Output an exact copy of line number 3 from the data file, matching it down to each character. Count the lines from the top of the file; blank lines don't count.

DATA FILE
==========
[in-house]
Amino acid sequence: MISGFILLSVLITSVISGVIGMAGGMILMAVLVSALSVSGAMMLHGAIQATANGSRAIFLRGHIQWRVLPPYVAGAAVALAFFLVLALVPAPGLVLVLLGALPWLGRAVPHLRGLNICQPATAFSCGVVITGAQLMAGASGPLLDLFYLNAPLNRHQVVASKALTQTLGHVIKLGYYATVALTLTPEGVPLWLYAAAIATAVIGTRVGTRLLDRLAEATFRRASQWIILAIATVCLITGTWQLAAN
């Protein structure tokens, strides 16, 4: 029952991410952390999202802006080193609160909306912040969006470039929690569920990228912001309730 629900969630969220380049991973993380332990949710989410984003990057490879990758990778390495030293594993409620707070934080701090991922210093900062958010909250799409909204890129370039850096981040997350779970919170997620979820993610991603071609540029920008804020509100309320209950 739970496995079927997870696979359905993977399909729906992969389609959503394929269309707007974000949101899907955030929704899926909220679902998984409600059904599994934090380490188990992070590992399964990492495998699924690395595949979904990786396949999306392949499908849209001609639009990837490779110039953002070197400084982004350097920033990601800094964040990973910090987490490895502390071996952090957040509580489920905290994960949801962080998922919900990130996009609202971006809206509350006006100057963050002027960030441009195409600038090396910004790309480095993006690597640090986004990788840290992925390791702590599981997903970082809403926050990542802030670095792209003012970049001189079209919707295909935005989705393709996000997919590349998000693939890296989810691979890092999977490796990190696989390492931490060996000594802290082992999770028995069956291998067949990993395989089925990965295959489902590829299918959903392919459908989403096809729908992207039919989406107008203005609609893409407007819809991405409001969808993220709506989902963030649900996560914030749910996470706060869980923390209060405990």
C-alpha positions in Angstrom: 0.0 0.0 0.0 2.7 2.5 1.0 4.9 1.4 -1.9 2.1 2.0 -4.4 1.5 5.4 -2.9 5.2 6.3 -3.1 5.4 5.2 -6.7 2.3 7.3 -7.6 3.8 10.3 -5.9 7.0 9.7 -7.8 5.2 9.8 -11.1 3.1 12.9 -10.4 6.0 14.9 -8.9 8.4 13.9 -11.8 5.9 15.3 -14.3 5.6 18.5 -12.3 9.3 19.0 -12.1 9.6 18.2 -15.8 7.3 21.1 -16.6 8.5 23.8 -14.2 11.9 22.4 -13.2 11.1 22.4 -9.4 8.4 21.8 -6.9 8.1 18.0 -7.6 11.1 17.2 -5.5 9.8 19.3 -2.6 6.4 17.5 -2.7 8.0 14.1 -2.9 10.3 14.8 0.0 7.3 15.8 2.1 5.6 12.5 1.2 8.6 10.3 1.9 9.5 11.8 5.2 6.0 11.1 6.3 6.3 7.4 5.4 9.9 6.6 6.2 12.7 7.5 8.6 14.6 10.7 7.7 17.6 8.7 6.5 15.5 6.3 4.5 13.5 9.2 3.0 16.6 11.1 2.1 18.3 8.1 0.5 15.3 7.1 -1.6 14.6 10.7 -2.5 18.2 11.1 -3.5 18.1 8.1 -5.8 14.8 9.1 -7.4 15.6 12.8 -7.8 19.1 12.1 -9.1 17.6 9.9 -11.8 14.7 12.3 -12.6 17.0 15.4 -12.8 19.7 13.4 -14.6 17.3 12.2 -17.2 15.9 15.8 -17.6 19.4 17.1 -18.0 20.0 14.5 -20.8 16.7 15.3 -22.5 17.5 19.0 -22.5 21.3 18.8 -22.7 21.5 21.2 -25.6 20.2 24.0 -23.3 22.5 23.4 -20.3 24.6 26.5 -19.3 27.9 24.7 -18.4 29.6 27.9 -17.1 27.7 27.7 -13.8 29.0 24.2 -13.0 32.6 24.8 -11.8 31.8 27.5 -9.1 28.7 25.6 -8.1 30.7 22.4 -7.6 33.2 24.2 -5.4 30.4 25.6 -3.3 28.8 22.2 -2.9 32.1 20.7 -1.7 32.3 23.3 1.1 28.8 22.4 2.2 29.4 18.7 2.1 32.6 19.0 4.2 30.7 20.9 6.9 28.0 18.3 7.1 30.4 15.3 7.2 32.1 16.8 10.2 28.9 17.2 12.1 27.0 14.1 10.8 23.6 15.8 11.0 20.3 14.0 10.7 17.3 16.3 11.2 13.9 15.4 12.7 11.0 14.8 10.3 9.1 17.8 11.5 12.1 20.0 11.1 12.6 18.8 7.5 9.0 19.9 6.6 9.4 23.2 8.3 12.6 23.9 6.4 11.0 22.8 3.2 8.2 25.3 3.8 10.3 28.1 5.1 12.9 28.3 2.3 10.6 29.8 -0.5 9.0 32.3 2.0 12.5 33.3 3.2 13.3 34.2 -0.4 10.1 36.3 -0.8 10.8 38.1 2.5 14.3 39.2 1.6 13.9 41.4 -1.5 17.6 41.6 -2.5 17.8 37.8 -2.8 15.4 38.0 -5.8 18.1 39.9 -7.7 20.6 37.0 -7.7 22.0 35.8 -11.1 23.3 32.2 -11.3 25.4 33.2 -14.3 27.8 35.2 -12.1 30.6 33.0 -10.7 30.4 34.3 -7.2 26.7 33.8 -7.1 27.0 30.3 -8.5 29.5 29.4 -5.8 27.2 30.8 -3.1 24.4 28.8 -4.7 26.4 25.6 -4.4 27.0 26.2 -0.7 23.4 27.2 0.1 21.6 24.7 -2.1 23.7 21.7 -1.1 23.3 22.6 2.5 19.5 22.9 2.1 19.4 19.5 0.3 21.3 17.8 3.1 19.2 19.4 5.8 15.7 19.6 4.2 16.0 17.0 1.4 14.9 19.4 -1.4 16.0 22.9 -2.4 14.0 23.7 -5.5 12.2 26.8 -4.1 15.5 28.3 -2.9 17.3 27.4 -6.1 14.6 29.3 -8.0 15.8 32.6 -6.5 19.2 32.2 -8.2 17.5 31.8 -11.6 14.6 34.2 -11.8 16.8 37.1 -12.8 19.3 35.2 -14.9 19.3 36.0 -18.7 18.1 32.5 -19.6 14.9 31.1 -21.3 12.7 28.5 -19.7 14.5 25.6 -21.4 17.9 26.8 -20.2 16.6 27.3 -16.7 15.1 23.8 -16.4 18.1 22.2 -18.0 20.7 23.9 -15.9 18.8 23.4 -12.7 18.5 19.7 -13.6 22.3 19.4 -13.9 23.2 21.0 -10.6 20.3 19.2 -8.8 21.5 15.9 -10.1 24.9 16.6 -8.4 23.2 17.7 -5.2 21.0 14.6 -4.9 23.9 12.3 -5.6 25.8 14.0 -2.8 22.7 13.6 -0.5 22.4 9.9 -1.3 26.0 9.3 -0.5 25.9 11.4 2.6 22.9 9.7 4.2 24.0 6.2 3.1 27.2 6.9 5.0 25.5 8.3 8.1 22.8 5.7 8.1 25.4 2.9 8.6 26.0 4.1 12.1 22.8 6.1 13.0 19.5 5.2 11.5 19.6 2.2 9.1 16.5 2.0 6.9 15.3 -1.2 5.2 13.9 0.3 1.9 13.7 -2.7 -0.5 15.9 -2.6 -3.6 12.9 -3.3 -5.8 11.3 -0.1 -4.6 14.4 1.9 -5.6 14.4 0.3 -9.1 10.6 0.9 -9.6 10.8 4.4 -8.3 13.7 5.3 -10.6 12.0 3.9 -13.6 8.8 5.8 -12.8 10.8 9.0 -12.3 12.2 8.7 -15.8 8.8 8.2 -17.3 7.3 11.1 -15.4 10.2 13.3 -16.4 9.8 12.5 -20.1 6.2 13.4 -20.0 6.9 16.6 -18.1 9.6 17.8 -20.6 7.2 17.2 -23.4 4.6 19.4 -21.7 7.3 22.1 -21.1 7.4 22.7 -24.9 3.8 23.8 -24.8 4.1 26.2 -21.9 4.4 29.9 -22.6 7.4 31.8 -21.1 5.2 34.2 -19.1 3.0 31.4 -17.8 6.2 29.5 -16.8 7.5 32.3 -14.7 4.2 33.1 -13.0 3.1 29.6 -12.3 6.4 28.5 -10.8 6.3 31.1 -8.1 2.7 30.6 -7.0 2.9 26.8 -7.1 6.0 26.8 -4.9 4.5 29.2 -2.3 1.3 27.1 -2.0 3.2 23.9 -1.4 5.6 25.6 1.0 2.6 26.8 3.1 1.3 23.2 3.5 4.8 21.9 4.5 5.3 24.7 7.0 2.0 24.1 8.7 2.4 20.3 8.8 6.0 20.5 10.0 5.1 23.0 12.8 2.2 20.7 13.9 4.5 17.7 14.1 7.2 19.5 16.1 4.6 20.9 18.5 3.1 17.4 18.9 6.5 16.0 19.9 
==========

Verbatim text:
């Protein structure tokens, strides 16, 4: 029952991410952390999202802006080193609160909306912040969006470039929690569920990228912001309730 629900969630969220380049991973993380332990949710989410984003990057490879990758990778390495030293594993409620707070934080701090991922210093900062958010909250799409909204890129370039850096981040997350779970919170997620979820993610991603071609540029920008804020509100309320209950 739970496995079927997870696979359905993977399909729906992969389609959503394929269309707007974000949101899907955030929704899926909220679902998984409600059904599994934090380490188990992070590992399964990492495998699924690395595949979904990786396949999306392949499908849209001609639009990837490779110039953002070197400084982004350097920033990601800094964040990973910090987490490895502390071996952090957040509580489920905290994960949801962080998922919900990130996009609202971006809206509350006006100057963050002027960030441009195409600038090396910004790309480095993006690597640090986004990788840290992925390791702590599981997903970082809403926050990542802030670095792209003012970049001189079209919707295909935005989705393709996000997919590349998000693939890296989810691979890092999977490796990190696989390492931490060996000594802290082992999770028995069956291998067949990993395989089925990965295959489902590829299918959903392919459908989403096809729908992207039919989406107008203005609609893409407007819809991405409001969808993220709506989902963030649900996560914030749910996470706060869980923390209060405990």